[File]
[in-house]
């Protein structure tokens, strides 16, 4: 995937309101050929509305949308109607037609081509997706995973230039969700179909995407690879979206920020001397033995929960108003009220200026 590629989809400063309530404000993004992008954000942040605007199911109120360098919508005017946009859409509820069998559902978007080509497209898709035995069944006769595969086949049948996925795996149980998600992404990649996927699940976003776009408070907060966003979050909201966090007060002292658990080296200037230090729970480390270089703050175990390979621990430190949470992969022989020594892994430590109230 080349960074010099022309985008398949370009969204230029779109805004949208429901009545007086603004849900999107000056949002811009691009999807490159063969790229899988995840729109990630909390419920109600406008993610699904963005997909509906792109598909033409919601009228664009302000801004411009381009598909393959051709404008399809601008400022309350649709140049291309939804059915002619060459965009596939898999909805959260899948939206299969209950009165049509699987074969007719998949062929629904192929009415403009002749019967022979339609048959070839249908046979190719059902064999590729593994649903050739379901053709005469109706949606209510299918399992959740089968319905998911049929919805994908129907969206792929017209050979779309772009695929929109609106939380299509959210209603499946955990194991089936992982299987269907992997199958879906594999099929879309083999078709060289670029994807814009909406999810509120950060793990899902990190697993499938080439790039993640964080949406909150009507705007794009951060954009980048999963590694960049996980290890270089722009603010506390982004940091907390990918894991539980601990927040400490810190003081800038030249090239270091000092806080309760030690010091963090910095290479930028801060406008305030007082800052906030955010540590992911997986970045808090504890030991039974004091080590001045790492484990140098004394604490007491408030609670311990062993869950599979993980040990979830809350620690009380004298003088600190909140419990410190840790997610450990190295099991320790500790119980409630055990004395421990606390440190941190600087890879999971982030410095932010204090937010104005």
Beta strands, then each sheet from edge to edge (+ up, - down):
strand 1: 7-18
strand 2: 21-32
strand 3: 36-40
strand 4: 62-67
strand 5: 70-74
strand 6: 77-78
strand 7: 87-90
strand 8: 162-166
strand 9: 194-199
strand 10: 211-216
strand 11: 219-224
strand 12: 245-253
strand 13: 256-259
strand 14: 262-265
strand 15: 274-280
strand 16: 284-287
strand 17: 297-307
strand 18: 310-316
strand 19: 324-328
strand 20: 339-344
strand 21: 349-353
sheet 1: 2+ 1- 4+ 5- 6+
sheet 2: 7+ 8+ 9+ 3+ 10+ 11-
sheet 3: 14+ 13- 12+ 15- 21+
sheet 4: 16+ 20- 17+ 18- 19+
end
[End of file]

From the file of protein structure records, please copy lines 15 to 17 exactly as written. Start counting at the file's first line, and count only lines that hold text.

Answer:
strand 12: 245-253
strand 13: 256-259
strand 14: 262-265